Our London project manager Lewis McNeill recently caught up with project friend and all-round orchard maestro Bob Lever aka ‘Orchard Bob’. We’ve been working with Bob for around five years now, focussing on the restorative pruning of London’s remnant traditional orchards. He has a great deal of experience and knowledge around veteran fruit trees and this is where his real passion lies.
LM: How did you come to be an orchard expert?
BL: I think I would describe myself as an orchard enthusiast, rather than an expert!
During the spring of ‘86, we moved to small cottage with some land, an acre of which was a beautiful old orchard. So I had to learn something about looking after the trees! One of my neighbours was a nurseryman and he showed me how to prune them.
The following winter, I began working for a local orchard services contractor, and continued to do so every winter for the next 12 years. At that time, there were still a lot of orchards in our area, with trees of all sizes and ages. Everything from tiny young Galas, packed thousands to the acre, to giant centenarian Bramleys. It was hard work, but the knowledge I gained was terrific.
In particular, I am glad to have worked alongside some of the older chaps, who’ve had a lifetime’s experience in managing the really big old trees. I didn’t realise it at the time, but this particular aspect of orcharding was to become my passion. Back then, I was just doing it to pay the bills!
LM: You’ve worked to restore many of London’s old traditional orchards…have you noticed any patterns i.e. where the remaining ones can be found and which varieties are there?
BL: Oh yes, there is definitely a pattern! Most of the old orchards I have worked on in and around London were what you might call “Institutional orchards”. They started life in the grounds of convents, hospitals, asylums and so on. They were planted to provide food for the residents. In the case of the old London County Asylums, they were would have been used for occupational therapy as well.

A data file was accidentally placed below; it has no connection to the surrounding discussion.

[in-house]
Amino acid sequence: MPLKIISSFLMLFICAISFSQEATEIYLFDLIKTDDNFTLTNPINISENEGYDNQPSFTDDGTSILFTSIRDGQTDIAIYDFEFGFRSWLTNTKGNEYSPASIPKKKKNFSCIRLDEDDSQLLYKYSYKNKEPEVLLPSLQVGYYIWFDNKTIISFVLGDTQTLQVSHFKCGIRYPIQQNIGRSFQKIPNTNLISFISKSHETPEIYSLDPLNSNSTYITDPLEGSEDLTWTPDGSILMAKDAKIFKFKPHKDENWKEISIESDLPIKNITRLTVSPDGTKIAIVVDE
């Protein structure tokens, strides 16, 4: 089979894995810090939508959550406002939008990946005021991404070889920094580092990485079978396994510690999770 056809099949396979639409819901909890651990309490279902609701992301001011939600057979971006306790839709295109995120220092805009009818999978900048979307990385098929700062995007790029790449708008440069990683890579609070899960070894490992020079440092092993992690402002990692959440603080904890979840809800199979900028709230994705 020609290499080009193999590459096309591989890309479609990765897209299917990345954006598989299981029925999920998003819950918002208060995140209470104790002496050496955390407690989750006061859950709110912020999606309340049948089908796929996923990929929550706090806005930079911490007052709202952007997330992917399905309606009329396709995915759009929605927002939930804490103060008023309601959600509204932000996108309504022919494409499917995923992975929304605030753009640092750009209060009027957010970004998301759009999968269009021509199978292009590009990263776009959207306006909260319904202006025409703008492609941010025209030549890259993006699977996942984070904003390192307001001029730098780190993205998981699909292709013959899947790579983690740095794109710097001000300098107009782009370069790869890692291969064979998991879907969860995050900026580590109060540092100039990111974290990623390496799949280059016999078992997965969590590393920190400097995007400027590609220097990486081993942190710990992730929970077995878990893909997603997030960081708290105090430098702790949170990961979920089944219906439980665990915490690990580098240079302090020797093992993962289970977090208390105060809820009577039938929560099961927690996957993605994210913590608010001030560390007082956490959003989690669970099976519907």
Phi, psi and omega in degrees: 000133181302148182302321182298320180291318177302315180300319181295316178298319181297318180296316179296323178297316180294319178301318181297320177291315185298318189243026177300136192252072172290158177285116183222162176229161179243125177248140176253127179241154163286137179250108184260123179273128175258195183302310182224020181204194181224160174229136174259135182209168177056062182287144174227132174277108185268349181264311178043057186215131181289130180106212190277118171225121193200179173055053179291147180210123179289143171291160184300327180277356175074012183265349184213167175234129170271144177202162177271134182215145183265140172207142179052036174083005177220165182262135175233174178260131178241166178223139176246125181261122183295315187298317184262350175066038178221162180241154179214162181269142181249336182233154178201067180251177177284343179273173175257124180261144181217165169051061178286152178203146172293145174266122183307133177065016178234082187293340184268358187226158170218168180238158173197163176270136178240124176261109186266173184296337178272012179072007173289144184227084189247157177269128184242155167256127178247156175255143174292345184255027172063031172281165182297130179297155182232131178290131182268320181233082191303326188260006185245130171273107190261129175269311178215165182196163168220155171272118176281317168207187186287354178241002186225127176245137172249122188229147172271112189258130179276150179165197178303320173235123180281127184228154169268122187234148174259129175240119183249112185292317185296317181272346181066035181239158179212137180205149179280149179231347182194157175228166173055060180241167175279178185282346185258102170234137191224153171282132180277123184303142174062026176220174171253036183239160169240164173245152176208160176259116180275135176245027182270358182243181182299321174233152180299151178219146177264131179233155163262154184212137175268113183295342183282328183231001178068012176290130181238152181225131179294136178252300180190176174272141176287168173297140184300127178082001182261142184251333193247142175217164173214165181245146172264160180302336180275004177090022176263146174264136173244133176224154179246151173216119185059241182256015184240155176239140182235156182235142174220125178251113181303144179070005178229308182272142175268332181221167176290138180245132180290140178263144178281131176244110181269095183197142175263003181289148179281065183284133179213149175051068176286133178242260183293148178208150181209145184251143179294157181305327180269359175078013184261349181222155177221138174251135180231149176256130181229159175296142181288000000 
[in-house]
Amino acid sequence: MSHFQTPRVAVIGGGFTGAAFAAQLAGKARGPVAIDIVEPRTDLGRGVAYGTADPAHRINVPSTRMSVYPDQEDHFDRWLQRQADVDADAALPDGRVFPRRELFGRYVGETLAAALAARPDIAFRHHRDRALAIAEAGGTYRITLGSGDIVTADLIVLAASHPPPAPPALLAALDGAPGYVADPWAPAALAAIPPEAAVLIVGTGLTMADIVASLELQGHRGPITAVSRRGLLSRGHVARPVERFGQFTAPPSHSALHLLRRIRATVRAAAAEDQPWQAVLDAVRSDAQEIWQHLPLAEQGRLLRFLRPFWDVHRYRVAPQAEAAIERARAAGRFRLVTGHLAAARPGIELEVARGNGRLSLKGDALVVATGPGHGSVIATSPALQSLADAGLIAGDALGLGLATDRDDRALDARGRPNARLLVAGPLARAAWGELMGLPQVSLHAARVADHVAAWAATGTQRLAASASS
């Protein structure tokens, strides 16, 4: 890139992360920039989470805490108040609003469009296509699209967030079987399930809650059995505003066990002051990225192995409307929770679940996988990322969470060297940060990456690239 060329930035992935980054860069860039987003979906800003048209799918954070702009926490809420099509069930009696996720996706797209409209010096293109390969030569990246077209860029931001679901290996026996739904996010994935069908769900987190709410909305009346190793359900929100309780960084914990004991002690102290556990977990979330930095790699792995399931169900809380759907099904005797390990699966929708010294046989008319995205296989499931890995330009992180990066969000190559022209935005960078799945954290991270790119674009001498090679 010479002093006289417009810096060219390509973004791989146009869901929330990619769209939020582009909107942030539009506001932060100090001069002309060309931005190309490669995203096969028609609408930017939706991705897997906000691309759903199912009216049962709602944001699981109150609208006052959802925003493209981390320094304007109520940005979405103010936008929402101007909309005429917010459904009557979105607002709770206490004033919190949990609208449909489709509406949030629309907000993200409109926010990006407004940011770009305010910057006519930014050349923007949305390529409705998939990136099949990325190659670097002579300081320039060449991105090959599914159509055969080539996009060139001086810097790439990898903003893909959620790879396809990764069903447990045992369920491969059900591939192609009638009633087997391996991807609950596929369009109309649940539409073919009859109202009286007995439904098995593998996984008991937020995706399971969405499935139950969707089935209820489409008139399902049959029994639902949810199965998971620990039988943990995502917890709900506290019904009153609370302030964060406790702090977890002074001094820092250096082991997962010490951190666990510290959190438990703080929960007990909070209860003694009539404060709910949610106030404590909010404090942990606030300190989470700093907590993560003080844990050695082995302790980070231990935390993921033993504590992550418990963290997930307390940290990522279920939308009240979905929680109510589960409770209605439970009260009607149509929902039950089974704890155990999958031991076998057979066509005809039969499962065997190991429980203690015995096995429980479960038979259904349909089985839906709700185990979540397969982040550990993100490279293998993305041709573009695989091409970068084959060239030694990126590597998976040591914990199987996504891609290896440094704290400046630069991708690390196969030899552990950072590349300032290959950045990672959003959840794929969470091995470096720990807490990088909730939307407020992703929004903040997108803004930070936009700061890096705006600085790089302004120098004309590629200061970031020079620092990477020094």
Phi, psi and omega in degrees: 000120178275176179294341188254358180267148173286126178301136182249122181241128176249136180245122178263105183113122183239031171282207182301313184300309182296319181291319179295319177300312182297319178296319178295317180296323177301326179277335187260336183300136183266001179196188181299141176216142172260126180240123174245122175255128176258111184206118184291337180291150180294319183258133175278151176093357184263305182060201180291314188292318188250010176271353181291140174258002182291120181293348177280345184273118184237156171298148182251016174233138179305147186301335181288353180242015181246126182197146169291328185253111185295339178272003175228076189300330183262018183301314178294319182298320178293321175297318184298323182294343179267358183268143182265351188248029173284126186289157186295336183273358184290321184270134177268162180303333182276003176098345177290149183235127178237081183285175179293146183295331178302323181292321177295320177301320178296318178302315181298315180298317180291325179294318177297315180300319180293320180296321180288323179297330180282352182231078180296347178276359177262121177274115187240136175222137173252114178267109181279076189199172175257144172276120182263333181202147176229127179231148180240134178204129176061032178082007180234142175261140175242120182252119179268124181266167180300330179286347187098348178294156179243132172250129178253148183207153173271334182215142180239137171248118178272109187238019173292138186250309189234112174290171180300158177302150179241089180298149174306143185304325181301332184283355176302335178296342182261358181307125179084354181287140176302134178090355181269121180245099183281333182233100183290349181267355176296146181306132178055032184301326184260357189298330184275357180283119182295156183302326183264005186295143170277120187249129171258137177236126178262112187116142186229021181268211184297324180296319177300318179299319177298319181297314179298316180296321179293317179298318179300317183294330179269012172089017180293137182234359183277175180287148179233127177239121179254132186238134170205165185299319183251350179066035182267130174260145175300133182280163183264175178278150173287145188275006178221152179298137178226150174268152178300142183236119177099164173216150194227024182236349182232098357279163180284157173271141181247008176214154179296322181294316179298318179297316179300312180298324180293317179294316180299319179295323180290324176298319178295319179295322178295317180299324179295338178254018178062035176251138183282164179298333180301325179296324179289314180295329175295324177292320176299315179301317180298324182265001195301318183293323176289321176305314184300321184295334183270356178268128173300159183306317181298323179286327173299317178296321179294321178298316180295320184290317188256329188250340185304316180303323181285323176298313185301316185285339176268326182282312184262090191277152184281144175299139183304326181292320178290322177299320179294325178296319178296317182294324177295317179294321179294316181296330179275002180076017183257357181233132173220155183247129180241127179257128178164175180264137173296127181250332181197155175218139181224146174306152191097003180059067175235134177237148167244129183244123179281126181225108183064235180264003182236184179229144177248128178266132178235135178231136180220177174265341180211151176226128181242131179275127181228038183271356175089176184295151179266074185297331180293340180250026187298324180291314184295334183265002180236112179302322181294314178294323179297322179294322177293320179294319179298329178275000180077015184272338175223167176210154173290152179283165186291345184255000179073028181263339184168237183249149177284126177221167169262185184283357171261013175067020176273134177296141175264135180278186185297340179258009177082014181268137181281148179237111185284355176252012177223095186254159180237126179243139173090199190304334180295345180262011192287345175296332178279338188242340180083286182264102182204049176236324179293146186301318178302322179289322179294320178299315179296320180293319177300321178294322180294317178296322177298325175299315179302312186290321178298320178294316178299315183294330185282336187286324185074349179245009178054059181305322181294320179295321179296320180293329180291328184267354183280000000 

Because of the nature of these orchards, they tend to be made up mostly of worthy cooking apples; Bramley’s Seedling, Monarch, Lord Derby and Grenadier. These would have provided a supply of stewed apple from August until April!
Several of these old orchards have survived because they were incorporated into public open spaces when the original institutions were disbanded, so they managed to survive the usual devastation caused by housing development.
LM: Some of the remaining orchards in London were planted before modern rootstocks were popularized. What did people use before the Malling series was introduced?
BL: There were some “named” rootstocks around before the Malling series. One was called “English Broadleaf Paradise”, I think that is what became M2 in the Malling series. The ubiquitous dwarfing rootstock M9 started life as an old European rootstock named “Jaune de Metz”.
However, a lot of the older trees would have been grafted onto what was known as “seedling stock”. Growers and nurserymen used to plant seeds, sometimes from crab apples, and then graft onto the saplings. The results would have been immensely variable in terms of vigour. I suspect that my own Bramley trees are on seedling stock, as they vary quite a lot in girth and vigour. Trees on the selected Malling stocks look at lot more uniform (like the trees at the Bethlem Hospital).
LM: What are the key considerations when pruning old fruit trees? How does it differ from the formative pruning of young trees?